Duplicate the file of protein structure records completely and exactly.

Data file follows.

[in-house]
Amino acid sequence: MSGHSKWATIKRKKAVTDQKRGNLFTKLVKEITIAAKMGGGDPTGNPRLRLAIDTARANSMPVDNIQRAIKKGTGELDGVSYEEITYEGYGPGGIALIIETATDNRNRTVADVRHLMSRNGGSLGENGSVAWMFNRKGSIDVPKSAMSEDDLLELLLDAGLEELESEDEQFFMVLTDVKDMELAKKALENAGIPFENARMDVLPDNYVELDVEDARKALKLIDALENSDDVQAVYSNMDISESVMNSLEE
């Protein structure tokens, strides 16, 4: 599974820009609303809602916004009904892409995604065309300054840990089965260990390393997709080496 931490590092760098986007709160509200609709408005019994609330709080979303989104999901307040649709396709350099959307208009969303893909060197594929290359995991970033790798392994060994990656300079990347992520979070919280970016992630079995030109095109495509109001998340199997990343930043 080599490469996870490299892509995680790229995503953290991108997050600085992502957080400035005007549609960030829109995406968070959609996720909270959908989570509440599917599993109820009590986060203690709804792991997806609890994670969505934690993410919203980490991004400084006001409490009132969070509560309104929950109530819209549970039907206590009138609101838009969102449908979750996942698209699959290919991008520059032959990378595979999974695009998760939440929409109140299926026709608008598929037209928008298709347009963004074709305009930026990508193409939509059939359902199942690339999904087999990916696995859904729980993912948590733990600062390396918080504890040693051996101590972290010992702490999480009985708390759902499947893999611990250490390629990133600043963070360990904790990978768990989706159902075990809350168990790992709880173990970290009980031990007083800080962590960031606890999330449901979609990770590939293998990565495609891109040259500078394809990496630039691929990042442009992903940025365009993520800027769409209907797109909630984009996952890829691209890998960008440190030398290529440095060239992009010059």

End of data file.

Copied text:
[in-house]
Amino acid sequence: MSGHSKWATIKRKKAVTDQKRGNLFTKLVKEITIAAKMGGGDPTGNPRLRLAIDTARANSMPVDNIQRAIKKGTGELDGVSYEEITYEGYGPGGIALIIETATDNRNRTVADVRHLMSRNGGSLGENGSVAWMFNRKGSIDVPKSAMSEDDLLELLLDAGLEELESEDEQFFMVLTDVKDMELAKKALENAGIPFENARMDVLPDNYVELDVEDARKALKLIDALENSDDVQAVYSNMDISESVMNSLEE
């Protein structure tokens, strides 16, 4: 599974820009609303809602916004009904892409995604065309300054840990089965260990390393997709080496 931490590092760098986007709160509200609709408005019994609330709080979303989104999901307040649709396709350099959307208009969303893909060197594929290359995991970033790798392994060994990656300079990347992520979070919280970016992630079995030109095109495509109001998340199997990343930043 080599490469996870490299892509995680790229995503953290991108997050600085992502957080400035005007549609960030829109995406968070959609996720909270959908989570509440599917599993109820009590986060203690709804792991997806609890994670969505934690993410919203980490991004400084006001409490009132969070509560309104929950109530819209549970039907206590009138609101838009969102449908979750996942698209699959290919991008520059032959990378595979999974695009998760939440929409109140299926026709608008598929037209928008298709347009963004074709305009930026990508193409939509059939359902199942690339999904087999990916696995859904729980993912948590733990600062390396918080504890040693051996101590972290010992702490999480009985708390759902499947893999611990250490390629990133600043963070360990904790990978768990989706159902075990809350168990790992709880173990970290009980031990007083800080962590960031606890999330449901979609990770590939293998990565495609891109040259500078394809990496630039691929990042442009992903940025365009993520800027769409209907797109909630984009996952890829691209890998960008440190030398290529440095060239992009010059």